How many women do you know who have not only stood by but been forced to defend their male partners after infidelity? Who wins in the end? Rarely her. As Simone de Beauvoir wrote in The Second Sex: "A man attaches himself to woman – not to enjoy her, but to enjoy himself." And yet a woman, when she is attached to a man, so often finds it anything but enjoyable. Regardless of her politics. Fittingly, de Beauvoir’s feminist legacy has been called into question both because of her relationship with Jean-Paul Sartre who was, by all accounts, not great with other women and because in her letters she reveals that she slept with her young female students.
We like to think that people are easy to categorise. That they are either great or terrible, good or evil. But de Beauvoir shows us that someone’s work and life, while entwined, can exist separately.
Can the same be true of women who stay in relationships with problematic political men? In answer to the question "Do we side with Hillary or Monica?" what if it’s possible that they were both wrong and wronged? Are we able to do the mental gymnastics required to hold two contradictory ideas in our head at once?
And how does our answer shift from situation to situation? Perhaps part of the difficulty with Clinton is that she does not easily fit the age-old dyad we like to define women by. She is neither a Madonna nor a whore. She is not purely good or evil. She is human and complicated. She was at once a ray of hope – as close as anyone has ever been to becoming America’s first woman president – and more of the same: a member of a wealthy establishment political dynasty.
Our collective consciousness is short-circuited by Melania. She seems reluctant to touch her husband – a man who wants to roll back abortion rights and calls himself "strongly pro life" – and yet she has defended his sexist comments as "boy talk".
Who is more problematic? Melania or Hillary? Can we even compare them? After all, beyond being married to presidents and the fact that they are women, they have nothing in common. Except, perhaps, the fact that they feel they are hard done by.
Last year, Melania gave a television interview. At the time, Christine Blasey Ford’s sexual assault allegations against Donald Trump’s favoured Supreme Court nominee, Brett Kavanaugh, were breaking. Ford’s life was being turned upside down and the fallout was, once again, lighting a fire. Women were expressing their rage and pain through #WhyIDidn’tReport.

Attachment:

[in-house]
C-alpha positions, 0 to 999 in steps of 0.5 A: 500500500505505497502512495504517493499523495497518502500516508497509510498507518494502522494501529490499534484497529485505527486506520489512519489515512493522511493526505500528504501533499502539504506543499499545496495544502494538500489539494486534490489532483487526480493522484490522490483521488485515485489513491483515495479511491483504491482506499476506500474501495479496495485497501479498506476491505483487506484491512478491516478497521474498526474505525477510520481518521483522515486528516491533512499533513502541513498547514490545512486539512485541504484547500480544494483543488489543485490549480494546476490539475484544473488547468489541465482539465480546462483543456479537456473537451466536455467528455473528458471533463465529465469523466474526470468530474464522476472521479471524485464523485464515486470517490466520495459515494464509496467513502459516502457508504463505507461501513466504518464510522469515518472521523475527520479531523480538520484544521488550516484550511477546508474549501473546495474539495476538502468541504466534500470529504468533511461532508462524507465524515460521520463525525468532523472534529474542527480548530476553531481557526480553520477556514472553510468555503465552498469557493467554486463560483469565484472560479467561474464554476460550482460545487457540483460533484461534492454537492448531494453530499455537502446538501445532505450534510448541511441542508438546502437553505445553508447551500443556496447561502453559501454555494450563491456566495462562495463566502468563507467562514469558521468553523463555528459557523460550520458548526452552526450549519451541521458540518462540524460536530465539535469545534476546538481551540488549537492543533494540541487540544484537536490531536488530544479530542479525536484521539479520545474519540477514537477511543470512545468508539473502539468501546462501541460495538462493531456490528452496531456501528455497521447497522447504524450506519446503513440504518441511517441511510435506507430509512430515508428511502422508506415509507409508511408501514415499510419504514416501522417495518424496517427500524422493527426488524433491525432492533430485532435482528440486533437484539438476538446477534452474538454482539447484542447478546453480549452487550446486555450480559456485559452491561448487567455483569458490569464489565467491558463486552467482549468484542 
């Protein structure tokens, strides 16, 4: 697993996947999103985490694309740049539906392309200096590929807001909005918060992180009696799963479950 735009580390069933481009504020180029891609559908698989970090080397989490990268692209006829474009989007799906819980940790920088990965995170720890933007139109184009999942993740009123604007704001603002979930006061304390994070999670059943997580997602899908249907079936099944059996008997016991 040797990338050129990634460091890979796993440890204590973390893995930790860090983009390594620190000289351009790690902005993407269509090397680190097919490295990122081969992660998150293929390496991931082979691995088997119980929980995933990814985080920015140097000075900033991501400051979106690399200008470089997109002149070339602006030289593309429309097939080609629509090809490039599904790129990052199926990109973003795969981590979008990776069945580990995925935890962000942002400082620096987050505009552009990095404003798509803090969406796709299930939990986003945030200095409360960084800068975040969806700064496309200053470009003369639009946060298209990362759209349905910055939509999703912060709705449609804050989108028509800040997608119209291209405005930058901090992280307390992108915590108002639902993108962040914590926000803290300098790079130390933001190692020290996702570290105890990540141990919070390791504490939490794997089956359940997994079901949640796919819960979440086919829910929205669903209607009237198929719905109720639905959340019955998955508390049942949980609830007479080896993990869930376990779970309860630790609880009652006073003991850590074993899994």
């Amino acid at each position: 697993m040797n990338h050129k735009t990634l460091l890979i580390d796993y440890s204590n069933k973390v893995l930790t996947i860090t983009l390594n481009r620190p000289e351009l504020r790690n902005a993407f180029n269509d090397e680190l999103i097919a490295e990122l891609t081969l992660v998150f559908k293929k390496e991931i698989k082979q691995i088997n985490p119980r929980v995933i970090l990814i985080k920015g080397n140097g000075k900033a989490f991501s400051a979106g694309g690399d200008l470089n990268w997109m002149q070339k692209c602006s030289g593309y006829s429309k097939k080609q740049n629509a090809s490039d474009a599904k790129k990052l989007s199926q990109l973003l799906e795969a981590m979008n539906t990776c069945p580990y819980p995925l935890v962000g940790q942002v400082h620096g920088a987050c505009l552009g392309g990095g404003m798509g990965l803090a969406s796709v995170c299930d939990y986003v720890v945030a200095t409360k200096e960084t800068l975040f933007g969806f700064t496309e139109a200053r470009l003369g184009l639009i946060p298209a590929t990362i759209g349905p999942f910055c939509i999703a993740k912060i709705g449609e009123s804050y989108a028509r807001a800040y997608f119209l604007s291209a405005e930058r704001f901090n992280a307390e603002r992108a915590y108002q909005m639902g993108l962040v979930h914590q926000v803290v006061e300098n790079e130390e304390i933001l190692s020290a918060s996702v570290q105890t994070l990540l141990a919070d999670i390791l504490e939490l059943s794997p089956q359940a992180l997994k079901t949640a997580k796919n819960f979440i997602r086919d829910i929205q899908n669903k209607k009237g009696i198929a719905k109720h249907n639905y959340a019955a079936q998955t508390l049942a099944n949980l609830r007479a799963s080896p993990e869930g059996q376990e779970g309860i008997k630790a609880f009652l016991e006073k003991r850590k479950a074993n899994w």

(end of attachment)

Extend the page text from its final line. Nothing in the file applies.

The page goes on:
Melania was standing in front of the pyramids in Egypt, her outfit heavily referencing Indiana Jones, when she said, "I support the women and they need to be heard" as long as they "show the evidence". Women all over the world wanted to scream. There it was again, the burden of being expected to show proof.
And then, without missing a beat, Melania said: "I could say I’m the most bullied person in the world."
What the hell are we supposed to do with that? If it’s possible, Melania Trump has inspired more bewilderment than Hillary Clinton.
How do you solve a problem like Melania? What does Melania really think? Poor Melania, pray for her. Melania Trump doesn’t want to be first lady. Blink twice if you need help Melania. Is Melania Stepford fembot? Free Melania. Fuck Melania. Melania enables Donald Trump.
Can we ever separate Melania Trump from her husband? Should we even try? We try to give Melania a story because she surprises us, in the age of oversharing, by refusing to tell one. We want to believe that she doesn’t really want to be there, that’s why #freemelania has trended so many times. We want to believe that because feminism becomes more complicated when we are forced to acknowledge that women are not necessarily feminists by virtue of their gender, that they – just like men – are capable of doing sexist things or supporting sexist ideas because it is lucrative or beneficial for them to do so. After all, let’s not forget one of the key demographics that voted for Trump: white women.
Women betray other women all the time. During the Monica Lewinsky scandal, there was one feminist voice of reason: the writer and author Barbara Ehrenreich. She wrote a piece in 1998 called "The Week Feminists Got Laryngitis", criticising her contemporaries – namely Gloria Steinem – for saying nothing.
Her message rings as true today as it did then. "Someone needs to tell this woman," she wrote of Hillary, "that the first time a wife stands up for an allegedly adulterous husband, everyone thinks she's a saint. The second or third time, though, she begins to look disturbingly complicit."
To let the partners of badly behaved men off the hook is fundamentally unfeminist because it assumes that women do not have agency or a powerful capacity for self-interest in the same way that men do. And yet to ignore what they might have been through as a result of their proximity to that man is to lack sympathy.
Either way, the question remains: What do we do with women who stand by a problematic man? Can we feel empathy for them? Should we? These are not lofty hypothetical questions of feminism but very visceral questions about our basic humanity. Are these women complicit in their partners’ behaviour? Then again, aren’t we all?